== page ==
A US federal grand jury in Mobile, Alabama, has indicted a Norwegian-based shipping company Det Stavangerske Dampskibsselskab AS (DSD Shipping) and four of its engineering officers on seven counts, including the use of the so-called ‘magic hose’ on board the tanker M/T Stavanger Blossom back in 2014.DSD Shipping and the engineering officers were charged with violating the Act to Prevent Pollution from Ships (APPS) for failing to record overboard discharges in the vessel’s oil record book and garbage record book and with obstruction of justice and witness tampering for presenting false documents and deceiving the US Coast Guard during an inspection. The indicted officers are Daniel Paul Dancu, 51, of Romania, Bo Gao, 49, of China, Xiaobing Chen, 34, of China, and Xin Zhong, 28, of China.According to the indictment, in 2014, DSD Shipping and its employees conspired to bypass pollution prevention equipment aboard the M/T Stavanger Blossom and to conceal the direct discharge of waste oil and oil-contaminated waste water from the vessel into the sea. Should any overboard discharges occur, they must be documented in an oil record book, a log that is regularly inspected by the US Coast Guard. Despite these requirements, DSD Shipping and its employees used a bypass pipe to circumvent pollution prevention equipment and discharge waste oil and oil-contaminated waste water directly into the sea. DSD Shipping and its employees also filled plastic bags with waste oil from a sludge tank aboard the vessel and then discarded the oil-filled plastic bags overboard into the sea.The indictment further alleges that prior to an inspection by the US Coast Guard, Chen ordered crewmembers to remove the bypass pipe, install a new pipe and repaint the piping to hide the illegal discharges. Chen and Zhong then ordered crewmembers to lie to the US Coast Guard and instructed them to say that no plastic bags containing waste oil were discarded overboard, that all plastic bags remained aboard the vessel and to provide the incorrect quantity of bags generated from the cleaning of the sludge tank. To further hide the illegal discharges of waste oil and oil-contaminated waste water, DSD Shipping and its employees maintained a fictitious oil record book that failed to record the disposal, transfer, or overboard discharge of oil from the vessel. The oil record book also contained false entries stating that pollution prevention equipment had been used when it had not.If convicted, DSD Shipping could be fined up to USD 500,000 per count, in addition to other possible penalties. Dancu, Gao, Chen and Zhong face a maximum penalty of 20 years in prison for the obstruction of justice charges.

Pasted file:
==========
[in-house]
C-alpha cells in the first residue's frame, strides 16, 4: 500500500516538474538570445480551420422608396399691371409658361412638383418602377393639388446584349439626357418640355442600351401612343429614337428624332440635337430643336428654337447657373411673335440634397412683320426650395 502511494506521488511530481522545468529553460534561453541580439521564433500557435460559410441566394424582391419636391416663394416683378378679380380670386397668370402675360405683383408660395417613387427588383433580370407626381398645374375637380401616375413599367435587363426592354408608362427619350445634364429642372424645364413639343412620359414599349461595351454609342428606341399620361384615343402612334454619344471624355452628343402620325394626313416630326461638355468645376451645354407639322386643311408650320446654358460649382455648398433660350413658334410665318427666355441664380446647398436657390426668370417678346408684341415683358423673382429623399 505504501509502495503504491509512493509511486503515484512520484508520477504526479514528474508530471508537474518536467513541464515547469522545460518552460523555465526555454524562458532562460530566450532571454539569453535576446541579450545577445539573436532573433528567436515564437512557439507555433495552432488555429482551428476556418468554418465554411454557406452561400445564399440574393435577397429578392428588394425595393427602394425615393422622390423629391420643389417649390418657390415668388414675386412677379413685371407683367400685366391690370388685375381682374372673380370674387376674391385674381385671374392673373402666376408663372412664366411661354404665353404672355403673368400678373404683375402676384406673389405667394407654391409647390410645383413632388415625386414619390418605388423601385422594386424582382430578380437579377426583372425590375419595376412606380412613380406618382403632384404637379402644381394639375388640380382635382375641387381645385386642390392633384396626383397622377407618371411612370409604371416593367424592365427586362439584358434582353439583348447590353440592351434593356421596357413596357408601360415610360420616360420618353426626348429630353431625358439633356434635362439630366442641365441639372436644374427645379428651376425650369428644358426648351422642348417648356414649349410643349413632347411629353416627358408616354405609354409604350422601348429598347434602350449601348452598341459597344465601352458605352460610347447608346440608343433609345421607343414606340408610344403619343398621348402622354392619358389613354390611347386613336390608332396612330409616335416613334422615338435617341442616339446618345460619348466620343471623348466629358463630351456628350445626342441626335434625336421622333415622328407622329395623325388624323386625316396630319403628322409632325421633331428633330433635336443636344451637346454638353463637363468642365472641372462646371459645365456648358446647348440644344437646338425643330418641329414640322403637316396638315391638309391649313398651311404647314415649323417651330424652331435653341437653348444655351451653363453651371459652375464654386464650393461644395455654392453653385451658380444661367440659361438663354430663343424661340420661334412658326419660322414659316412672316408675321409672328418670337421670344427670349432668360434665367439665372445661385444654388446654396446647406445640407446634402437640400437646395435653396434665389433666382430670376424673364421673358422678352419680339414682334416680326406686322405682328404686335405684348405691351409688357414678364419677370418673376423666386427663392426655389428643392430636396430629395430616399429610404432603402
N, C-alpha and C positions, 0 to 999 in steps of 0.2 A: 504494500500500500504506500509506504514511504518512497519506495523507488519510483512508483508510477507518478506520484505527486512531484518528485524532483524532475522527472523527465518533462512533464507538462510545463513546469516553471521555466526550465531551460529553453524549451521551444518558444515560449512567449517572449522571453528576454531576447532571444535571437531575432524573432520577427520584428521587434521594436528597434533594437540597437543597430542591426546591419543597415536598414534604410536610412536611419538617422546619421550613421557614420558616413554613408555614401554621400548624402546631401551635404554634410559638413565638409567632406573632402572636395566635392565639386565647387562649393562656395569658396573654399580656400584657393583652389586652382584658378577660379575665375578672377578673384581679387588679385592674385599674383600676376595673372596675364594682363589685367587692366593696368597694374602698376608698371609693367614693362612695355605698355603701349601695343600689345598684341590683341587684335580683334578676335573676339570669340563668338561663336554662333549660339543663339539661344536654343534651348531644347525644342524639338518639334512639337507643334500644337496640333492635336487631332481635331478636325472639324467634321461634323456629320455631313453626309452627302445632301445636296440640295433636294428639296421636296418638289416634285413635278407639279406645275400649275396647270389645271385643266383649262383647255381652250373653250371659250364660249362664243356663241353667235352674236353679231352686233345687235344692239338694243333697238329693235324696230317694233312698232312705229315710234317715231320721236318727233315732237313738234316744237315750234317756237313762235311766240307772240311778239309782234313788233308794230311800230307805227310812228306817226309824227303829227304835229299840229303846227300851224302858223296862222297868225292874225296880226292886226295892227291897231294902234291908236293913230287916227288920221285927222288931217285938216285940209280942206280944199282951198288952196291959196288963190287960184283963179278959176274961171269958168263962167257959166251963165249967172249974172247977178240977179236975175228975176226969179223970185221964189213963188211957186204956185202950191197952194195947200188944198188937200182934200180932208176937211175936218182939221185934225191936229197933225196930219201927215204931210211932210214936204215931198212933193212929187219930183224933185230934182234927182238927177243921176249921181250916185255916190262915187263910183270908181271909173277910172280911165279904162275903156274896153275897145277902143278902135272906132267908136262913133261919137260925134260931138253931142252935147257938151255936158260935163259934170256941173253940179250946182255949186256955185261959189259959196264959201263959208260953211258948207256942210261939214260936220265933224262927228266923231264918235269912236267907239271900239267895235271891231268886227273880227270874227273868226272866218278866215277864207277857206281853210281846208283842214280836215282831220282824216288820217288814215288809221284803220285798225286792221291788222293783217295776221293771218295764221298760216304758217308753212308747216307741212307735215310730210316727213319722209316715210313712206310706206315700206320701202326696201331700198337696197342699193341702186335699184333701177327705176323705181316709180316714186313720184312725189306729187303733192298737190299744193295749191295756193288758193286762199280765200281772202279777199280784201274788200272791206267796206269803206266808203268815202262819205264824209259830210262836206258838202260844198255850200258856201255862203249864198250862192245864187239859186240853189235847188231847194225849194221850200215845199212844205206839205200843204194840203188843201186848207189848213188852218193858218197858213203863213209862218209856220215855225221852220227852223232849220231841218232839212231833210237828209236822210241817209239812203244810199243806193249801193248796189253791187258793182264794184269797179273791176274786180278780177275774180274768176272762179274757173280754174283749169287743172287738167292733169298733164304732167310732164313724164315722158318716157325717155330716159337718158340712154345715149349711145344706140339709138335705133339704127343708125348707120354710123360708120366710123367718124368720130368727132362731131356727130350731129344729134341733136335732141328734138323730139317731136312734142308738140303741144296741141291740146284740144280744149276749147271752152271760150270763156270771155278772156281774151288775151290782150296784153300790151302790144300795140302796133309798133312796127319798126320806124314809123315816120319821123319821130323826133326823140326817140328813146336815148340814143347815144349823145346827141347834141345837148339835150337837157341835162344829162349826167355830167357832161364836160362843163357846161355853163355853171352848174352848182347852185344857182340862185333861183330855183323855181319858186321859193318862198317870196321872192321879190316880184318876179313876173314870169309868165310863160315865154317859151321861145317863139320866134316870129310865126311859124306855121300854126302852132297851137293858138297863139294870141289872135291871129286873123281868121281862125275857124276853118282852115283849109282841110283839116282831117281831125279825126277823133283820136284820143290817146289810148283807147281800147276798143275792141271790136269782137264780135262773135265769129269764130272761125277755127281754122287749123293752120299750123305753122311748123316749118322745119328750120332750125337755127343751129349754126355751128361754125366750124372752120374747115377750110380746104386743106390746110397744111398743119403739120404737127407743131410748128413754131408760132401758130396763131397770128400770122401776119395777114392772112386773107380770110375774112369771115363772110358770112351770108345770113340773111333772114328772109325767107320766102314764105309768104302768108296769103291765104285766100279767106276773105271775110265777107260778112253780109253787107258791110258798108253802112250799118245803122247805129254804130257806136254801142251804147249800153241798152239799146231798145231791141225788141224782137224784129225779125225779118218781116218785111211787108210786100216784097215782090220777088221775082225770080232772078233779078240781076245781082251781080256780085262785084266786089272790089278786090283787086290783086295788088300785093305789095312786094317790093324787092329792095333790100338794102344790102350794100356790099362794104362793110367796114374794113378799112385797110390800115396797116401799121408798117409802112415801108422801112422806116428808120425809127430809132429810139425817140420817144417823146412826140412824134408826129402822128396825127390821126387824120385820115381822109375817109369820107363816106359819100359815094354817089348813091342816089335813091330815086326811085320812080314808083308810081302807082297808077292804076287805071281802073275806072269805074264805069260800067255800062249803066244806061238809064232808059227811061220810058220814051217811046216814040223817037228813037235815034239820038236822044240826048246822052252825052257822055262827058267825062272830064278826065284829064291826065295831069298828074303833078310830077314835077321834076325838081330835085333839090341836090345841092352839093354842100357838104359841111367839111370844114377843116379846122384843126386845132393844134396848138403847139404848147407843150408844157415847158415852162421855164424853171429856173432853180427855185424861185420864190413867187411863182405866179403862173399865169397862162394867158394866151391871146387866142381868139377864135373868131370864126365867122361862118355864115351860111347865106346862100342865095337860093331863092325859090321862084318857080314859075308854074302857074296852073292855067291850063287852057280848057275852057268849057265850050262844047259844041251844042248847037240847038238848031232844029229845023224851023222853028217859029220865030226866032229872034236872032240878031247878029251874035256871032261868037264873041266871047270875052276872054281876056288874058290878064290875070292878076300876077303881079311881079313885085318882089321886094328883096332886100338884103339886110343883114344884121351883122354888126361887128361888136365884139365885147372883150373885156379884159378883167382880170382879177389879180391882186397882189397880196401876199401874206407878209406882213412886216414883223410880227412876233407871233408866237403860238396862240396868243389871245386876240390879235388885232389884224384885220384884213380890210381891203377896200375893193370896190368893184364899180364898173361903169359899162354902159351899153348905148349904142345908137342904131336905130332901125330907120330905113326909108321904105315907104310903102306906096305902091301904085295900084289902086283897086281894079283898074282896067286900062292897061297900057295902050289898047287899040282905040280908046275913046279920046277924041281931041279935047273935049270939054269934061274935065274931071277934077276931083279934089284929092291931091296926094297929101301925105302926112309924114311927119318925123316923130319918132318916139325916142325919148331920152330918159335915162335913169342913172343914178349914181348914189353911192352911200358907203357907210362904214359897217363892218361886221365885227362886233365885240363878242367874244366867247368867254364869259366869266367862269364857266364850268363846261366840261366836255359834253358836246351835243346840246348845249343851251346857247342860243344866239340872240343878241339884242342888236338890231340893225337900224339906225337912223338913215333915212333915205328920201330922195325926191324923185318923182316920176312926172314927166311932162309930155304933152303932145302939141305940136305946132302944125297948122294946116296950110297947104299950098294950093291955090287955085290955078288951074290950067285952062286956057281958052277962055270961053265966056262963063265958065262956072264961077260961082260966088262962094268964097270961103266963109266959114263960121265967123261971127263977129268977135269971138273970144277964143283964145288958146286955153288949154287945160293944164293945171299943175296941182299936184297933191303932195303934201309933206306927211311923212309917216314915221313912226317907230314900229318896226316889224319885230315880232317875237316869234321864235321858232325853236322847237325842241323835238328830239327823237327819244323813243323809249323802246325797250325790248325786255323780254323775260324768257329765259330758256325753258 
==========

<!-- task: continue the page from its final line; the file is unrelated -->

At the Immortality Auction that took place in November, seventeen authors auctioned off the names of characters in their upcoming novels.“The point of the Immortality Auction,” said author Julian Barnes, “is to raise money while giving pleasure.”Tracy Chevalier donated “a tough-talking landlady of a boarding house in the 1850s Gold Rush era San Francisco. The first thing she says to the hero is, ‘No sick on my stairs. You vomit on my floors, you’re out.’”Margaret Atwood’s donation was a choice between an appearance in the novel she is currently working on or in her 2016 retelling of Shakespeare’s The Tempest, while Adam Foulds said, “Your name will find itself quite possibly in a contemporary setting and will meet an untimely end.”Adam Mars-Jones’ donation to the auction was the name of an unsavoury character she described thus: “You would cross the road to avoid this character, but reprobates are much more enjoyable.”Other authors who contributed characters to the auction were Pat Barker, Martina Cole, Sebastian Faulks, Ken Follett, Robert Harris, Alan Hollinghurst, Hanif Kureishi, Kathy Lette, Ian McEwan, Will Self, Zadie Smith and Joanna Trollope.£34,000 pounds was raised at the auction held at The Royal Institution. Proceeds will go to the charity Freedom From Torture, which provides therapies and support to torture survivors.Copyright ©2015Look to the Stars